HCFA sets July 19 as the new date for OASIS data collection
By MATTHEW HAY
HHBR Washington Correspondent
BALTIMORE The new date home health agencies must begin collecting OASIS data is July 19, according to the revised timetable published by the Health Care Financing Administration (HCFA; Baltimore) last week. The agency’s notice, published in the Federal Register June 18, sets Aug. 25 as the date agencies must begin transmitting the encoded information to state agencies.
The changes included in the notice come as no surprise. The agency previewed these changes at a hearing on this subject before Sen. Charles Grassley’s Special Committee on Aging earlier this month. The notice confirms that HCFA will not require agencies to submit data for private-pay patients (non-Medicare and Medicaid) until it develops an encryption system that masks identifiable data for these patients sometime next year. It also makes clear that agencies will not be asked to refuse services if patients decline to complete the assessment. The notice also states that patients receiving only personal care will not be subject to OASIS requirements until next year.
HCFA’s Outcome and Assessment Information Set (OASIS) program was suspended earlier this year after a firestorm of protest about patient confidentiality engulfed the new data collection instrument. Unfortunately for the home care industry, most of the changes that HCFA included in the revised notice are aimed at diffusing the arguments about privacy rather than the major operational concerns of the industry, namely the time and cost associated with collecting and transmitting the information.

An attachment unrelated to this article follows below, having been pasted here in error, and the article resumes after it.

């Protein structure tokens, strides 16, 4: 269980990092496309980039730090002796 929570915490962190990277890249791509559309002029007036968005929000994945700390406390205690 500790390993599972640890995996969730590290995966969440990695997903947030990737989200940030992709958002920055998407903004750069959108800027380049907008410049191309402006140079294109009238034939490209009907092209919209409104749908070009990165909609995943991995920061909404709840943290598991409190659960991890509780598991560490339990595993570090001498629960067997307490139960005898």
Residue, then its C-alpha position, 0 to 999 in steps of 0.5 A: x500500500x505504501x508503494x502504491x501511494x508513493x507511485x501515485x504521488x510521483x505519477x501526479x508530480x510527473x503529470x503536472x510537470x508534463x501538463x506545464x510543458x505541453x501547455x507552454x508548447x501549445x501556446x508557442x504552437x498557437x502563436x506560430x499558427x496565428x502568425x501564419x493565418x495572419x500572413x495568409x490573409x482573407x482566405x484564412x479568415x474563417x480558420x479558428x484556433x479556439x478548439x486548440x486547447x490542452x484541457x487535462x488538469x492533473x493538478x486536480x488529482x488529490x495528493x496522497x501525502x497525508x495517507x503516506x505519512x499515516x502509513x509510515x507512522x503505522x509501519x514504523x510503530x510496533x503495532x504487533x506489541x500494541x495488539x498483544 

The last hope of further derailing the OASIS requirement hangs on the timing of the privacy legislation currently being drafted on Capitol Hill. Congress has until August to complete that legislation or that responsibility will be handed to the Department of Health and Human Services (Washington). Some observers believe that the new OASIS instrument, with its modest revisions, may wind up in conflict with the new requirements imposed by Congress. That is one reason Home Health Staffing and Services Association (Washington) legal counsel Jim Pyles and others urged HCFA to hold off on last week’s notice.
In its announcement about the revised notice released last week, HCFA said it is taking "extra precautions beyond its already stringent privacy protections to guard privacy while maintaining the legitimate focus of OASIS." Two separate notices were published. The first is a so-called "system of records" that specifies circumstances where individual specific records may or my not be released. The second outlines the steps HCFA is taking to ensure patient privacy. Among the several other new provisions are the following:
• Medicare and Medicaid patients will receive notice explaining why the data is being collected and informing them of their right to review the data and request changes.
• Routine uses of these data will be limited so that personally identifiable information will only be used where statistical information is not sufficient. Also, HCFA will not make personally identifiable data available to accrediting organizations.
• Medicare will accelerate efforts to encrypt data during transmission to provide an additional level of protection.